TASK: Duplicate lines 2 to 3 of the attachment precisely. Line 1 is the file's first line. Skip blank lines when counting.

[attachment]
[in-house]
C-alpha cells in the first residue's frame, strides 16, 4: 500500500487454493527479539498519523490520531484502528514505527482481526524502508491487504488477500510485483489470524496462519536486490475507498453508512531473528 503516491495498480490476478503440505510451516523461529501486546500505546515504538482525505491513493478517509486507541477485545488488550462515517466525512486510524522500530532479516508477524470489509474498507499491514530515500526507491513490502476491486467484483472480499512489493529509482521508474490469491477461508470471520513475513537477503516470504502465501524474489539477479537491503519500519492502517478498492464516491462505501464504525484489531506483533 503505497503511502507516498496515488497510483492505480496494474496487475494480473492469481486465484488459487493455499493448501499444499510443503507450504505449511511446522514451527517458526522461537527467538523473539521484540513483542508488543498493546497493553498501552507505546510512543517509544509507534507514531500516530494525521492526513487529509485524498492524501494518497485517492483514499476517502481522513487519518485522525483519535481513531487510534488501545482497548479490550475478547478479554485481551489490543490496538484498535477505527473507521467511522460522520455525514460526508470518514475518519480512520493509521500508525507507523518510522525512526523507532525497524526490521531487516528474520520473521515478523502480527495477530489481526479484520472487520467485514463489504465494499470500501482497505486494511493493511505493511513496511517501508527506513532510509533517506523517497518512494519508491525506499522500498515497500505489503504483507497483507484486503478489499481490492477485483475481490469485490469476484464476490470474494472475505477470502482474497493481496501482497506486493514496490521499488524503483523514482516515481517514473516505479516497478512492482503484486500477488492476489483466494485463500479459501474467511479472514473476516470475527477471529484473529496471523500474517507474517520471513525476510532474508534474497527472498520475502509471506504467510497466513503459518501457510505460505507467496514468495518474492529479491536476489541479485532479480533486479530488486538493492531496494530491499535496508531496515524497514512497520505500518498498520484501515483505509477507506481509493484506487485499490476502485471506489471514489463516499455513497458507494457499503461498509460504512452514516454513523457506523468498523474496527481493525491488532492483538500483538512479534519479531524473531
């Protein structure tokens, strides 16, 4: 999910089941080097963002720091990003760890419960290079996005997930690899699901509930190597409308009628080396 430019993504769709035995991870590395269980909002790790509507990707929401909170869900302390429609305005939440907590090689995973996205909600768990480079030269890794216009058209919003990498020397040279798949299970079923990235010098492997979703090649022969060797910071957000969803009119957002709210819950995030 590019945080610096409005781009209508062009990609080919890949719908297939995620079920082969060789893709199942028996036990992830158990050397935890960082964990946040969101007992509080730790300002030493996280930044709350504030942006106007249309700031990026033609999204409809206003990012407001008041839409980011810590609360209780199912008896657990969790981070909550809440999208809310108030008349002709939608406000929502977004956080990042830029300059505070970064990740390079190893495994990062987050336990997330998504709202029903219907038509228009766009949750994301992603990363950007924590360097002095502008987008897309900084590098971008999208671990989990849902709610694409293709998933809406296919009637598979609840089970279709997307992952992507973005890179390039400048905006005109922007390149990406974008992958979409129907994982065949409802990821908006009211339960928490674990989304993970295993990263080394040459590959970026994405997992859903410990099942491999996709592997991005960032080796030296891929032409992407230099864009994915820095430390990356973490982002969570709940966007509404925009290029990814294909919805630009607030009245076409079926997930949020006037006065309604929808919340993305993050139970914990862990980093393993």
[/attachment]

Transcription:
C-alpha cells in the first residue's frame, strides 16, 4: 500500500487454493527479539498519523490520531484502528514505527482481526524502508491487504488477500510485483489470524496462519536486490475507498453508512531473528 503516491495498480490476478503440505510451516523461529501486546500505546515504538482525505491513493478517509486507541477485545488488550462515517466525512486510524522500530532479516508477524470489509474498507499491514530515500526507491513490502476491486467484483472480499512489493529509482521508474490469491477461508470471520513475513537477503516470504502465501524474489539477479537491503519500519492502517478498492464516491462505501464504525484489531506483533 503505497503511502507516498496515488497510483492505480496494474496487475494480473492469481486465484488459487493455499493448501499444499510443503507450504505449511511446522514451527517458526522461537527467538523473539521484540513483542508488543498493546497493553498501552507505546510512543517509544509507534507514531500516530494525521492526513487529509485524498492524501494518497485517492483514499476517502481522513487519518485522525483519535481513531487510534488501545482497548479490550475478547478479554485481551489490543490496538484498535477505527473507521467511522460522520455525514460526508470518514475518519480512520493509521500508525507507523518510522525512526523507532525497524526490521531487516528474520520473521515478523502480527495477530489481526479484520472487520467485514463489504465494499470500501482497505486494511493493511505493511513496511517501508527506513532510509533517506523517497518512494519508491525506499522500498515497500505489503504483507497483507484486503478489499481490492477485483475481490469485490469476484464476490470474494472475505477470502482474497493481496501482497506486493514496490521499488524503483523514482516515481517514473516505479516497478512492482503484486500477488492476489483466494485463500479459501474467511479472514473476516470475527477471529484473529496471523500474517507474517520471513525476510532474508534474497527472498520475502509471506504467510497466513503459518501457510505460505507467496514468495518474492529479491536476489541479485532479480533486479530488486538493492531496494530491499535496508531496515524497514512497520505500518498498520484501515483505509477507506481509493484506487485499490476502485471506489471514489463516499455513497458507494457499503461498509460504512452514516454513523457506523468498523474496527481493525491488532492483538500483538512479534519479531524473531
């Protein structure tokens, strides 16, 4: 999910089941080097963002720091990003760890419960290079996005997930690899699901509930190597409308009628080396 430019993504769709035995991870590395269980909002790790509507990707929401909170869900302390429609305005939440907590090689995973996205909600768990480079030269890794216009058209919003990498020397040279798949299970079923990235010098492997979703090649022969060797910071957000969803009119957002709210819950995030 590019945080610096409005781009209508062009990609080919890949719908297939995620079920082969060789893709199942028996036990992830158990050397935890960082964990946040969101007992509080730790300002030493996280930044709350504030942006106007249309700031990026033609999204409809206003990012407001008041839409980011810590609360209780199912008896657990969790981070909550809440999208809310108030008349002709939608406000929502977004956080990042830029300059505070970064990740390079190893495994990062987050336990997330998504709202029903219907038509228009766009949750994301992603990363950007924590360097002095502008987008897309900084590098971008999208671990989990849902709610694409293709998933809406296919009637598979609840089970279709997307992952992507973005890179390039400048905006005109922007390149990406974008992958979409129907994982065949409802990821908006009211339960928490674990989304993970295993990263080394040459590959970026994405997992859903410990099942491999996709592997991005960032080796030296891929032409992407230099864009994915820095430390990356973490982002969570709940966007509404925009290029990814294909919805630009607030009245076409079926997930949020006037006065309604929808919340993305993050139970914990862990980093393993």